Washington Post junior poobah Stephen Stromberg takes issue with my definition of socialism. His beef? Life being complicated and politics being inexact, I write that “there are questions of degree, and questions of judgment, and the answers to those questions will vary from case to case.” Judgment and a sense of proportion: I can see how my definition would vex him.
He insists that reverence for centralized state control can sort out the socialists from the non-socialists. But federal regulation is by definition centrally administered. Wait — Williamson says — it’s centralized control in accordance with “THE PLAN” that is the hallmark of socialism. What “PLAN”? Williamson seems to say that “THE PLAN” is any time the state sets goals. In counseling school children to learn about science and math so they can help cure cancer and AIDS, Obama claims “a right of eminent domain over the lives of American children . . . .”
Which Obama does. Read the speech.
Of course, not all state goals underpin socialism. Fighting a war, for instance, is not an act of socialism. Neither is enforcing the law or containing an epidemic. Neither is the provision of public goods, the reasonably specific definition of which I communicate in the piece. (And in the book from which it is derived.)
Socialism, as I argued, has two components: A. central planning and B. the public provision of non-public goods. To argue that A without B is not necessarily socialism, that B without A is not necessarily socialism, is to argue . . . exactly my point. Which Stromberg does not quite seem to grasp.
I admire Williamson’s desire to develop a more limited and useful definition of socialism. But in doing so, he barely limits to what and to whom the word can conceivably apply.
And thus the need for good judgment, mentioned above. Round and round he goes, adding:
There is a difference between a system in which there are socialized features and a socialist system.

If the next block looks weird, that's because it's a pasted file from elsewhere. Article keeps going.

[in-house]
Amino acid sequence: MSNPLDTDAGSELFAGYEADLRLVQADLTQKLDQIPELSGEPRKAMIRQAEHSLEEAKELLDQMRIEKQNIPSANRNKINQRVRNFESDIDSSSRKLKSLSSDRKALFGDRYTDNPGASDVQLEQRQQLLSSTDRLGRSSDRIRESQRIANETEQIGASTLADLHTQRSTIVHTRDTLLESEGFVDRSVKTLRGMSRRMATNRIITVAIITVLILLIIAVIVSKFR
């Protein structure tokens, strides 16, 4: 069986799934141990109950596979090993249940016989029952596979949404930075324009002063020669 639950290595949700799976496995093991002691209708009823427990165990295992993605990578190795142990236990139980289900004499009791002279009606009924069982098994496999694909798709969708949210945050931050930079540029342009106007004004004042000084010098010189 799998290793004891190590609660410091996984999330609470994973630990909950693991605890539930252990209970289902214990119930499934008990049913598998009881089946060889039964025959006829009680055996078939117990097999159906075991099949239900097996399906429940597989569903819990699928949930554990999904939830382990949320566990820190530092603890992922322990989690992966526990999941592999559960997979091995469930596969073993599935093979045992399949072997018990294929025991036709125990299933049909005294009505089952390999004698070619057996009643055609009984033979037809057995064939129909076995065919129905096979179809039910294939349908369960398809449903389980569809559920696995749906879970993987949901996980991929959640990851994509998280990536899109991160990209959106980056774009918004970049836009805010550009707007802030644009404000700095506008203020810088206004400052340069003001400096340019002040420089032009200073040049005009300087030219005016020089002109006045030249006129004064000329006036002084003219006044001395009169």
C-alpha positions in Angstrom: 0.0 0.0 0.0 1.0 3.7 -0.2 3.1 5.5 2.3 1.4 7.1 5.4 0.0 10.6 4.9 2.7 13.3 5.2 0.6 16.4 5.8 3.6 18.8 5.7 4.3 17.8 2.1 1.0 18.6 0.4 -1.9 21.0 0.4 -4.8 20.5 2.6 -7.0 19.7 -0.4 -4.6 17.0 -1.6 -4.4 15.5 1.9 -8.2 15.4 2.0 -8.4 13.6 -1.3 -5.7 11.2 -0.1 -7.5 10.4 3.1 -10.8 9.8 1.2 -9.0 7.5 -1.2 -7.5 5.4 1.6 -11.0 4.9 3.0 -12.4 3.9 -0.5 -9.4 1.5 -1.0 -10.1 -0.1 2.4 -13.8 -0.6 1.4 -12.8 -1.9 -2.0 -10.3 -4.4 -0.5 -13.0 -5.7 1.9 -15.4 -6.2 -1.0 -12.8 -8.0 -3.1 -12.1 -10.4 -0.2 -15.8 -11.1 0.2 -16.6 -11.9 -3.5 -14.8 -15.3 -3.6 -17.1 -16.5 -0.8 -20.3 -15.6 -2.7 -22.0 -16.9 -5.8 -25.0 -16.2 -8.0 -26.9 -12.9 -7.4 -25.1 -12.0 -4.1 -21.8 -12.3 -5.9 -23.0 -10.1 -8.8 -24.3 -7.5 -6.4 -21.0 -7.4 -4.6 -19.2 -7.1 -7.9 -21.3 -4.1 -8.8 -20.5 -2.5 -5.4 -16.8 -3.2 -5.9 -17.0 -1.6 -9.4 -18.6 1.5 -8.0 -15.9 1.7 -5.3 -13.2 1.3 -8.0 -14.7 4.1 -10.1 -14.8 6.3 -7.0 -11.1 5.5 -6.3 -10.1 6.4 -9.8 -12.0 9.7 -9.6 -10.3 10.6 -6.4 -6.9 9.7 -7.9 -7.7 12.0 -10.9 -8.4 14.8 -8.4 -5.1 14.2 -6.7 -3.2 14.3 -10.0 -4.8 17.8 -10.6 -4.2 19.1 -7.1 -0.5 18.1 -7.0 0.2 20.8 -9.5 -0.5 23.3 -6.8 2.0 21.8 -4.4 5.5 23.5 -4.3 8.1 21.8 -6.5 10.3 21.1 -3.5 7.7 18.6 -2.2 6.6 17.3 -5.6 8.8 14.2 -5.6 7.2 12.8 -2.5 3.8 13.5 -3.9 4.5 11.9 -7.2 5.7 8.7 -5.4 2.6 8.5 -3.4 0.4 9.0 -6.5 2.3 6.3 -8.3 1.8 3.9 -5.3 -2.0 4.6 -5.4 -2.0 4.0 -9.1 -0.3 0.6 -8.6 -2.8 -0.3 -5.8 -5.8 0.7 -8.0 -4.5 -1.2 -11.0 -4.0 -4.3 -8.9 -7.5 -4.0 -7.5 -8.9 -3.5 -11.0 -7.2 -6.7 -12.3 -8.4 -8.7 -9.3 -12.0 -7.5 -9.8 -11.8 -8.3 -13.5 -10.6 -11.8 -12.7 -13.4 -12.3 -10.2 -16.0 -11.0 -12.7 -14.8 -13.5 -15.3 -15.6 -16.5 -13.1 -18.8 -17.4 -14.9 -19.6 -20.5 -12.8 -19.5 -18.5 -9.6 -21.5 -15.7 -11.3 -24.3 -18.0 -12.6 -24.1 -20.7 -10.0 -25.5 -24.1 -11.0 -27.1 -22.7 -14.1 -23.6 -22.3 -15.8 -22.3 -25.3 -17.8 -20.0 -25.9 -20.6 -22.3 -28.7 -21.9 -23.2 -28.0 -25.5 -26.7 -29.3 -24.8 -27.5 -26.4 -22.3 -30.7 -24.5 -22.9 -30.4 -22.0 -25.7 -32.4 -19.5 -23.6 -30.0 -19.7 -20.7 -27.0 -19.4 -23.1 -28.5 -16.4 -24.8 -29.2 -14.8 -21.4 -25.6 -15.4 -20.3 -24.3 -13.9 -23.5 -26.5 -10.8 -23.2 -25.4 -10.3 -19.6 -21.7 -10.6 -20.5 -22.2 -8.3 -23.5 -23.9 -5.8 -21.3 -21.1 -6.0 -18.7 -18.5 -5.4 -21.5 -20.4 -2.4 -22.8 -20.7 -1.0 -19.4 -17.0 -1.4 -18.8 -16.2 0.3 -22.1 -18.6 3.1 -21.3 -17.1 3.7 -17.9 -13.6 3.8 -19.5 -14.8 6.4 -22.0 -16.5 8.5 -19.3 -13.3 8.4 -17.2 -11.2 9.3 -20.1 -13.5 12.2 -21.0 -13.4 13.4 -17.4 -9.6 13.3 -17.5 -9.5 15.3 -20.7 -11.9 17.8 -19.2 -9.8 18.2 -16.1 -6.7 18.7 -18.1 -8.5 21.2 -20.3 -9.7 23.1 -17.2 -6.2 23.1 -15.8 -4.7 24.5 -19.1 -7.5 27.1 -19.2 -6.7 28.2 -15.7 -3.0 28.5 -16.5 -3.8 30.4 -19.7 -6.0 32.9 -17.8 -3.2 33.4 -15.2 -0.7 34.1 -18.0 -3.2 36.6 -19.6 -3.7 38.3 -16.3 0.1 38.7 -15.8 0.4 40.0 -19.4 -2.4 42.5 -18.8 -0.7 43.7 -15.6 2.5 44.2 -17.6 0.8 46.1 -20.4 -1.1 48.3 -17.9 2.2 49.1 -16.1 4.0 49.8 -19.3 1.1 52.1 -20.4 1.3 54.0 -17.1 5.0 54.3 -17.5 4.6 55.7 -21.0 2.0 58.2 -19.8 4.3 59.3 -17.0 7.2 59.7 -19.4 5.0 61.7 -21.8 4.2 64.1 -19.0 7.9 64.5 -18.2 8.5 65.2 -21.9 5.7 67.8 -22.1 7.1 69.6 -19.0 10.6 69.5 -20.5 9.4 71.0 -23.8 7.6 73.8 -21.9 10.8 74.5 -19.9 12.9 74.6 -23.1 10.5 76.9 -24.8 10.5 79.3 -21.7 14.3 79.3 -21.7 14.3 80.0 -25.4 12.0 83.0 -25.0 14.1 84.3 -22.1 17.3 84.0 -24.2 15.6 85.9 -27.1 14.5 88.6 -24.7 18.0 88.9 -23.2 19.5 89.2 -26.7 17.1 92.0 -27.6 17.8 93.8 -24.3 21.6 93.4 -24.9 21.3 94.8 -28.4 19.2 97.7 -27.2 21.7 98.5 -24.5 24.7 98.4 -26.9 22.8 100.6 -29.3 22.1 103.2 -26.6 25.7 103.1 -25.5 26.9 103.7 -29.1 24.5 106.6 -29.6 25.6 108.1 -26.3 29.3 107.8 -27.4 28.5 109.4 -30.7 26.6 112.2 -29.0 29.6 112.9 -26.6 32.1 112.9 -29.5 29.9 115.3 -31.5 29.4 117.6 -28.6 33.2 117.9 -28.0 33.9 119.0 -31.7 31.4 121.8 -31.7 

Which is a not especially good restatement of my point:
Pockets of socialism found within largely liberal countries can be evaluated — as socialism — regardless of the fact that they are operating within a largely non-socialist context.
If Stromberg were paying attention, he might have understood that my argument about central planning is that it substitutes incumbents’ political preferences for the real preferences of consumers and producers as revealed in marketplace transactions, which is why U.S. public schools, for instance, fail in the same ways as Venezuelan state-run enterprises, and why socialist enterprises in very different cultures with very different political institutions tend to exhibit similar failures. (Which you can learn all about!)
Politics is not geometry, and there is a good deal of overlap between the category of socialism and the category of government overreach (also the category of general stupidity.) And while where a country is on the socialism–capitalism continuum is an important factor, which direction it is moving is almost as important: The United States is socializing, and thereby becoming sclerotic and dysfunctional. India, to take an example, is still much, much more socialist than is the United States, but it is desocializing, and reaping the benefits of doing so.
I hereby resolve to make my next book easy enough for Washington Post bloggers to understand.
— Kevin D. Williamson is a deputy managing editor of National Review and author of The Politically Incorrect Guide to Socialism, just published by Regnery. You can buy an autographed copy through National Review Online here.